[KINDLE] ↠ Black Silent Majority: The Rockefeller Drug Laws and the Politics of Punishment | BY ↠ Michael Javen Fortner

Black Silent Majority: The Rockefeller Drug Laws and the Politics of Punishment By Michael Javen Fortner,

  • Title: Black Silent Majority: The Rockefeller Drug Laws and the Politics of Punishment
  • Author: Michael Javen Fortner
  • ISBN: 9780674743991
  • Page: 469
  • Format: Hardcover
  • Often seen as a political sop to the racial fears of white voters, aggressive policing and draconian sentencing for illegal drug possession and related crimes have led to the imprisonment of millions of African Americans far in excess of their representation in the population as a whole Michael Javen Fortner shows in this eye opening account that these punitive policies aOften seen as a political sop to the racial fears of white voters, aggressive policing and draconian sentencing for illegal drug possession and related crimes have led to the imprisonment of millions of African Americans far in excess of their representation in the population as a whole Michael Javen Fortner shows in this eye opening account that these punitive policies also enjoyed the support of many working class and middle class blacks, who were angry about decline and disorder in their communities Black Silent Majority uncovers the role African Americans played in creating today s system of mass incarceration.Current anti drug policies are based on a set of controversial laws first adopted in New York in the early 1970s and championed by the state s Republican governor, Nelson Rockefeller Fortner traces how many blacks in New York came to believe that the rehabilitation focused liberal policies of the 1960s had failed Faced with economic malaise and rising rates of addiction and crime, they blamed addicts and pushers By 1973, the outcry from grassroots activists and civic leaders in Harlem calling for drastic measures presented Rockefeller with a welcome opportunity to crack down on crime and boost his political career New York became the first state to mandate long prison sentences for selling or possessing narcotics.Black Silent Majority lays bare the tangled roots of a pernicious system America s drug policies, while in part a manifestation of the conservative movement, are also a product of black America s confrontation with crime and chaos in its own neighborhoods.
    Black Silent Majority The Rockefeller Drug Laws and the Politics of Punishment Often seen as a political sop to the racial fears of white voters aggressive policing and draconian sentencing for illegal drug possession and related crimes have led to the imprisonment of millions

    One thought on “Black Silent Majority: The Rockefeller Drug Laws and the Politics of Punishment”

    1. It is one of the great paradoxes of U.S history that, on the very heels of the Civil Rights movement, the Black community in the US found itself captured by the modern carceral state How is it, scholars ask, that empowerment could be so quickly followed by disenfranchisement Most current theories point to racial tension, economic forces, or some combination of the two to explain this seeming paradox Fortner, however, takes a different view.In Black Silent Majority, Fortner has examined the ways [...]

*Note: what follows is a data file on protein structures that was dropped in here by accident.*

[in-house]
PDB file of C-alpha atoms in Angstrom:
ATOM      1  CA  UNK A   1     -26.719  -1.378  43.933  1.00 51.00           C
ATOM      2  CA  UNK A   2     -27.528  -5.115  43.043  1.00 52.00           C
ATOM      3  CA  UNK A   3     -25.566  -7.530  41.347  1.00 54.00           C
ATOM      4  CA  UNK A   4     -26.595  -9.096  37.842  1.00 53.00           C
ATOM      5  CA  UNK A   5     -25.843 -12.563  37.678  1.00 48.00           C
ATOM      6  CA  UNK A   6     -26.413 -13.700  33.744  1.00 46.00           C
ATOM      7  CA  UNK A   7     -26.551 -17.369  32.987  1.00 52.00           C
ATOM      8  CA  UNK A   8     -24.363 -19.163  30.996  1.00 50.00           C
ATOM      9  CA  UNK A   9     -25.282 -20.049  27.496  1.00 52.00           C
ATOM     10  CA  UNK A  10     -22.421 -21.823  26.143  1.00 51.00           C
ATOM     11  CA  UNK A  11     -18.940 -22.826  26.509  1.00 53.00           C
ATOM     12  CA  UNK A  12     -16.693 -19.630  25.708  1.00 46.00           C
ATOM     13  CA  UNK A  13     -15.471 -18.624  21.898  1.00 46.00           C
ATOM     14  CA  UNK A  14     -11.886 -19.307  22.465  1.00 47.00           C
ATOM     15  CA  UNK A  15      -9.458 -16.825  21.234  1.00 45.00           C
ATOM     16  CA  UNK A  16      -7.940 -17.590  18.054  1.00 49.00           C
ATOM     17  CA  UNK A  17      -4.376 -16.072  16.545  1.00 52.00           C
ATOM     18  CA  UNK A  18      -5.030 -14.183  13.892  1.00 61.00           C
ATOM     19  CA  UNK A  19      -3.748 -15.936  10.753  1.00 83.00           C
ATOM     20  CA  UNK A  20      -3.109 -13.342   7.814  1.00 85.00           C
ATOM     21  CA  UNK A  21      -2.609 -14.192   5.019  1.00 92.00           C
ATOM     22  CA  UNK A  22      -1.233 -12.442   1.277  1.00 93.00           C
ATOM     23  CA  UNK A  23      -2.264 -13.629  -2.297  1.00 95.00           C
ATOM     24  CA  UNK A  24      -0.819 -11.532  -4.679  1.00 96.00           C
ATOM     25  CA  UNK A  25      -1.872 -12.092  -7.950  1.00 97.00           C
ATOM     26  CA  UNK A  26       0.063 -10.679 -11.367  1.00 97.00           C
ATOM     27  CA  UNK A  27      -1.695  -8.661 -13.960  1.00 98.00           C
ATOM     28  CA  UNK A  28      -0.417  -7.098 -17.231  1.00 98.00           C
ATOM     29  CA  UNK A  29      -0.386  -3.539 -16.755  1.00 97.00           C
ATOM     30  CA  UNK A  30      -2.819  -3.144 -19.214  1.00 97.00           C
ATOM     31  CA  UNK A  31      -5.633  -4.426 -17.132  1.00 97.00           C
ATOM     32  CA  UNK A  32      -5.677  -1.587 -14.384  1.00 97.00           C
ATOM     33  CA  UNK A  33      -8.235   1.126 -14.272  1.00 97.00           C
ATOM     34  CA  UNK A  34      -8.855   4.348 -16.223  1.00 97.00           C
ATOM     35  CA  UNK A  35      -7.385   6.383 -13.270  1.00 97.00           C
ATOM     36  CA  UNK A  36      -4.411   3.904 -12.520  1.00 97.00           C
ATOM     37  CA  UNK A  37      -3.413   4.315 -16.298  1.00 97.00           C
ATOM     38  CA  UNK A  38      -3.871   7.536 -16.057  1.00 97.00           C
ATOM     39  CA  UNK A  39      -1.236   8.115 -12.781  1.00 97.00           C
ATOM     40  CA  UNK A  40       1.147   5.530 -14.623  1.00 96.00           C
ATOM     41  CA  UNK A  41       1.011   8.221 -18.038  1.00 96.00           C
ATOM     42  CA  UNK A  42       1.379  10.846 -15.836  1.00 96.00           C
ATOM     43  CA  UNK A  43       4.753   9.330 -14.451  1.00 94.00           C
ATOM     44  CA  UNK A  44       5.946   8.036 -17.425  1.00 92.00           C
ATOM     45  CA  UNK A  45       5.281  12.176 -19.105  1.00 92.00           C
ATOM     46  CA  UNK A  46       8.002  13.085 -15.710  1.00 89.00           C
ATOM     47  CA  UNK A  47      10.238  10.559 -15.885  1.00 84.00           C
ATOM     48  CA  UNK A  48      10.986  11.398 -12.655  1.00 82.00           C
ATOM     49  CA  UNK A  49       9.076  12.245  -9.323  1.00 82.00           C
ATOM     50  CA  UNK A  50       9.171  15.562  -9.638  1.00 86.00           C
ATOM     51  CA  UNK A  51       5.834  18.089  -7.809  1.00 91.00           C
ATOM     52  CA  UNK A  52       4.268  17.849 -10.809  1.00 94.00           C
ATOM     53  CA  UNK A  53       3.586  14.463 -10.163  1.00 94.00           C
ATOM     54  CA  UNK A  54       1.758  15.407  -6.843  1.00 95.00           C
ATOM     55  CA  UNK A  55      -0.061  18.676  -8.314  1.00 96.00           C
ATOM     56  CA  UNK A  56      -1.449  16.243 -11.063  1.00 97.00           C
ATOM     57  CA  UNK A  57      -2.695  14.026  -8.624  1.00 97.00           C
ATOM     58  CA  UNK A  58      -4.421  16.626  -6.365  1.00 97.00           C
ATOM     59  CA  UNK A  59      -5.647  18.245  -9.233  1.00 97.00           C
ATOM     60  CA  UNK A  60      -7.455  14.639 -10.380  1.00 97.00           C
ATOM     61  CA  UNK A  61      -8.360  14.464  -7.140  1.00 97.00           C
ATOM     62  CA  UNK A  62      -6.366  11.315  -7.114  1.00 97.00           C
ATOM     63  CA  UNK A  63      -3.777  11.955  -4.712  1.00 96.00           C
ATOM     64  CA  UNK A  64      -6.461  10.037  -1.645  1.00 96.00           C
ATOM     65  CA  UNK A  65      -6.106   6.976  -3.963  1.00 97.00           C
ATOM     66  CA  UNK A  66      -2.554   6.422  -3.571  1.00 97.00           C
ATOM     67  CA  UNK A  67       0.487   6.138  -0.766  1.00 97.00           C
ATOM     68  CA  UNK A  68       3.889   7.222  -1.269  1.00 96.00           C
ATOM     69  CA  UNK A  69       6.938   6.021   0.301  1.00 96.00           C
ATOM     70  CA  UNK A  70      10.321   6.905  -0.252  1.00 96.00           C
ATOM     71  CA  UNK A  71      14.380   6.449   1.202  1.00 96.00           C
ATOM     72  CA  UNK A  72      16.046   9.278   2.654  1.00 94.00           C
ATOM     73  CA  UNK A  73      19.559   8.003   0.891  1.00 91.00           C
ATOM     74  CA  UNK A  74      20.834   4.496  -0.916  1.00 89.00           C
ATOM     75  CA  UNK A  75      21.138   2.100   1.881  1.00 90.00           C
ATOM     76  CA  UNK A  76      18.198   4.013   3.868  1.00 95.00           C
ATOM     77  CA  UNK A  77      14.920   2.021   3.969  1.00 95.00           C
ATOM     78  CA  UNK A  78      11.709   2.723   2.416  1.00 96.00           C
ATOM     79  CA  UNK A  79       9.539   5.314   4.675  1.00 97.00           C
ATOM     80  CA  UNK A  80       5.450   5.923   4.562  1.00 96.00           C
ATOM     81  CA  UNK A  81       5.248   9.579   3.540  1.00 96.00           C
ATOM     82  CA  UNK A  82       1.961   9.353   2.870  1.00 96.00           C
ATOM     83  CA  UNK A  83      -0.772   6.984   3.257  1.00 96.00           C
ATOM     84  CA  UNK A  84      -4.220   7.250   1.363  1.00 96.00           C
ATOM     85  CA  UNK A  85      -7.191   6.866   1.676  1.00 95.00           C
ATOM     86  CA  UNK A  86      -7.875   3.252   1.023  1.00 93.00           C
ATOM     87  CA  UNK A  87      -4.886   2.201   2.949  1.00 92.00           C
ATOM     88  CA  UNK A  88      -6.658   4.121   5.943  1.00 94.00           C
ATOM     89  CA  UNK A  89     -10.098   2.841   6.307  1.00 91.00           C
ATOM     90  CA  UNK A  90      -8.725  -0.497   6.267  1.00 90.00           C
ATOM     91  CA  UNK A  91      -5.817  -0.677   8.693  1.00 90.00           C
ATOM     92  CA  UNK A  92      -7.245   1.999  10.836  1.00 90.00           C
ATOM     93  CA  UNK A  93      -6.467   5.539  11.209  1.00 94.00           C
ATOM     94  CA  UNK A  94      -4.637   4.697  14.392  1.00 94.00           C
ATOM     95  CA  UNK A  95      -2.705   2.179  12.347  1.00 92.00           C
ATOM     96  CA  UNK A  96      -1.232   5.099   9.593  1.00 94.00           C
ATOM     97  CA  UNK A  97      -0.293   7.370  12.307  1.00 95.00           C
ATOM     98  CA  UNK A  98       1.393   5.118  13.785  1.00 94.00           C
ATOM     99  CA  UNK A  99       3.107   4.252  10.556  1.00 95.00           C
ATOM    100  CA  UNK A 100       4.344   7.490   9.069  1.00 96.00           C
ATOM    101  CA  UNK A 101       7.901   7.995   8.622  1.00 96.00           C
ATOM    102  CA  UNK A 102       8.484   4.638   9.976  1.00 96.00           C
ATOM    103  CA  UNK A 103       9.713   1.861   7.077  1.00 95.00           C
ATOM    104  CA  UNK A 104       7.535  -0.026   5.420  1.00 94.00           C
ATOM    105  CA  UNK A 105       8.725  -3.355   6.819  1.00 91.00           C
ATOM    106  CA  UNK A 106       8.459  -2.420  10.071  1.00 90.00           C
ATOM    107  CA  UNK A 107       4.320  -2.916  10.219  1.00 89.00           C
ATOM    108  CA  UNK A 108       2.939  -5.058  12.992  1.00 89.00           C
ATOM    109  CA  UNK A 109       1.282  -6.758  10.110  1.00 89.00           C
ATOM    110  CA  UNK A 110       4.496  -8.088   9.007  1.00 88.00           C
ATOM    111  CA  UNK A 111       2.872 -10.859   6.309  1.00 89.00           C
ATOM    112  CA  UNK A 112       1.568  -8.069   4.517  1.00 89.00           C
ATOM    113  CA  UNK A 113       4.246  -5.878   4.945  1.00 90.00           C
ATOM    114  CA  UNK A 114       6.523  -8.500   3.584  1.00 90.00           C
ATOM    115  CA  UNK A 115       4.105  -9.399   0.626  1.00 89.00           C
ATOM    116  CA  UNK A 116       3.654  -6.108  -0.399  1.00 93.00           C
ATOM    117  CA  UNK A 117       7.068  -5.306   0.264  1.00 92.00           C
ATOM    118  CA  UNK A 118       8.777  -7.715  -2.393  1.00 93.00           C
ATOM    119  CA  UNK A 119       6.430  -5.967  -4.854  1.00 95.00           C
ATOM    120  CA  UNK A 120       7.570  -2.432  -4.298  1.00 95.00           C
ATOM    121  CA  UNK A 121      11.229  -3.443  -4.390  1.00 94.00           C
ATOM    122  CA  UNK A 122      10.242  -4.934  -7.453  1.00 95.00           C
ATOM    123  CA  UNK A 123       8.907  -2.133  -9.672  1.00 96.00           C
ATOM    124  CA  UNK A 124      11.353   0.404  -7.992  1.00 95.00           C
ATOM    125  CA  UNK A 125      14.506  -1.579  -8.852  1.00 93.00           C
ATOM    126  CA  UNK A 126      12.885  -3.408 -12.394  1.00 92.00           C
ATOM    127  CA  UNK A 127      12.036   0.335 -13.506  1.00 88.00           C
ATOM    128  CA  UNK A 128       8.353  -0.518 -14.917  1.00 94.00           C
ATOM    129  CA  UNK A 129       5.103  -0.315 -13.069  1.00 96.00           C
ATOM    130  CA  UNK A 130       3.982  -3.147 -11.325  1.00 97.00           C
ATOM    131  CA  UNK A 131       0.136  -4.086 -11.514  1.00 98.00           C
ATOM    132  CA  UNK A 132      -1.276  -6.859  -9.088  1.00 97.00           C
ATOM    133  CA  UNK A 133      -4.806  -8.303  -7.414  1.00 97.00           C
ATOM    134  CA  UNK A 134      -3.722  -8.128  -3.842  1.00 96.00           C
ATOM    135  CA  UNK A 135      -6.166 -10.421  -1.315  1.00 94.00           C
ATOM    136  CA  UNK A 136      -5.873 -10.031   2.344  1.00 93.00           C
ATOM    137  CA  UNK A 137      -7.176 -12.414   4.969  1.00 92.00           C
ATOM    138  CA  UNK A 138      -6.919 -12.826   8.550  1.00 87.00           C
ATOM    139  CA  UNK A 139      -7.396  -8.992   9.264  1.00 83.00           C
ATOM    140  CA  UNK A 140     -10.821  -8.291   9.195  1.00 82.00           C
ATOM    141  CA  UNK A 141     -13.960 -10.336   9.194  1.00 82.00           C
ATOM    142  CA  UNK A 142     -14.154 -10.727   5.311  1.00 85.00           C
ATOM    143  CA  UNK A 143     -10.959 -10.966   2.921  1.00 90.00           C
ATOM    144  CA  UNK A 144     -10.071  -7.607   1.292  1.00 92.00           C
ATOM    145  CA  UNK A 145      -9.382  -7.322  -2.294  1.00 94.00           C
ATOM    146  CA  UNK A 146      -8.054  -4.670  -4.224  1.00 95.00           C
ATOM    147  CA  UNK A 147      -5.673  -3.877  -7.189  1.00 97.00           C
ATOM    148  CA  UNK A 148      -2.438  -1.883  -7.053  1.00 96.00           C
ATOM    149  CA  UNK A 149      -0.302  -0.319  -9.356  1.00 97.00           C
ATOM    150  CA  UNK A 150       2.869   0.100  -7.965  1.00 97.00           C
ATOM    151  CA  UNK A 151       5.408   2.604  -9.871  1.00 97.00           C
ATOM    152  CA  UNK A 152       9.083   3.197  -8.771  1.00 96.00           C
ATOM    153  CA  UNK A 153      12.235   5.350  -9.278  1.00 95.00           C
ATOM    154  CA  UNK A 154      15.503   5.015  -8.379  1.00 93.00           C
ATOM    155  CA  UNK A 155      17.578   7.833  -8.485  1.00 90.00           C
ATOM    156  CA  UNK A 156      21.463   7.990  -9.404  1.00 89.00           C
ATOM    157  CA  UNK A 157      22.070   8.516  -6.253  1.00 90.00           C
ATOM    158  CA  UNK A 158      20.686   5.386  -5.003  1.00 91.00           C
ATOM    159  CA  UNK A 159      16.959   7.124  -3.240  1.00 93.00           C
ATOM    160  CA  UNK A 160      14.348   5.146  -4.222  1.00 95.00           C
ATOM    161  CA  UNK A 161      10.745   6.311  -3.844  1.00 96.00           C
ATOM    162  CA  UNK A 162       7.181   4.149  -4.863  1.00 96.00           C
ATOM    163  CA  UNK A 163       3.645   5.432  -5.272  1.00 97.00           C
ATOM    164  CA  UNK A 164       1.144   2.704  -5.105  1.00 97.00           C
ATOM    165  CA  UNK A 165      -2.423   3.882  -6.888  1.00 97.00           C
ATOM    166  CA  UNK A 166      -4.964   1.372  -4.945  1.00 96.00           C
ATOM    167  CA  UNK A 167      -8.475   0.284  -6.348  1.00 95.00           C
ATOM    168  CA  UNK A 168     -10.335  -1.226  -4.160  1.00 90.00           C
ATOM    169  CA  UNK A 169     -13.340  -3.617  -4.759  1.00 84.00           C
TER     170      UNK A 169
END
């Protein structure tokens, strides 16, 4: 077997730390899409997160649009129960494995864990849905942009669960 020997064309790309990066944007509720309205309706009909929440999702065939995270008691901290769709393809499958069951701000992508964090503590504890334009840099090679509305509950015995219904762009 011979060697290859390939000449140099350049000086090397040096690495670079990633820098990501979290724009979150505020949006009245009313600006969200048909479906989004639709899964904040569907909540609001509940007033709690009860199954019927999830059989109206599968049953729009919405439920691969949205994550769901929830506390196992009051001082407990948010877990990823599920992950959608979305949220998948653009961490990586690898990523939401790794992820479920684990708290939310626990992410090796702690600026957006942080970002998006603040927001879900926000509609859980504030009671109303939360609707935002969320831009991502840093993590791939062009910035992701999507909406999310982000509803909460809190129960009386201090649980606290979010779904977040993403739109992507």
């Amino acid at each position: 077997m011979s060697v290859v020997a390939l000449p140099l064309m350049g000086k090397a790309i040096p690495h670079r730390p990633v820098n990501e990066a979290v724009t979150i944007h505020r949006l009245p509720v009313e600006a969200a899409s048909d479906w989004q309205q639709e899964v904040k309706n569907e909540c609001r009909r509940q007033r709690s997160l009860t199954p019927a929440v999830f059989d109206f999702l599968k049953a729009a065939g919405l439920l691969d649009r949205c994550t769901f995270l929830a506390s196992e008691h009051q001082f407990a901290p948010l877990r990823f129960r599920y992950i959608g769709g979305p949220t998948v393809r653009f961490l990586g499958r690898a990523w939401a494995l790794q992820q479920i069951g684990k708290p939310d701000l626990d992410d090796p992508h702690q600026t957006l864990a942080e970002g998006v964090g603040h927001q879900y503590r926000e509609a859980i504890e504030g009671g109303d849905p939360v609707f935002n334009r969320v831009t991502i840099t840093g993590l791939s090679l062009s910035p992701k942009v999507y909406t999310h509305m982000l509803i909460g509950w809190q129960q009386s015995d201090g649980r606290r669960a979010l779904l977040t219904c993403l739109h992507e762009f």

2. A rare book that actually has something original to say about the ongoing tragedy of black white relations in America The story begins in 1940s Harlem when a genuine achievement is underway the development of a black middle class with minimal government involvement It ends in the Harlem of the 1970s when that same class inadvertently contributed to the draconian drug laws that some are now calling a new Jim Crow It is a shame that the black intelligentsia are threatened by Fortner s ideas read D [...]

    3. To understand the evolution of the indigenous framing of Harlem s drug trade, it is important to juxtapose this cautious optimism with the seemingly inexplicable rise in drug addiction and trafficking Because of the political and economic achievements of the 1940s and 1950s, the force of the white gaze began to wane, and material interests and class based values started to define how Harlemites understood black criminality Because of improved social and political conditions, some were less likel [...]

    4. The Silent majority is a book that expresses the voice of a Black community in Harlem that became distressed due to high occurrences of crime In the mid twentieth century, media outlets chose to shine attention on Black leaders, such as Stokely Carmichael and Malcolm X, and drown out the voices of the every day working class Black person living in these conditions Drug addicts, drug dealers, robbers and rapists were running amok in Harlem,NY and many Middle Class Blacks were becoming fed up The [...]

    5. Very interesting topic, but alas the book wasn t as good as I had hoped It s definitely thoroughly researched, but the writing is dryThe writer is not a great storyteller and that s a shame, because the topic and the material certainly could have resulted in some gripping stories And the looooong paragraphs, small type font and crammed pages didn t help either Too bad.

    6. Interesting premisee responsibility for the drug war and the disproportionate incarceration of minorities specifically black males lies w many different groups It s a history book so it s semi dense but thought provoking.

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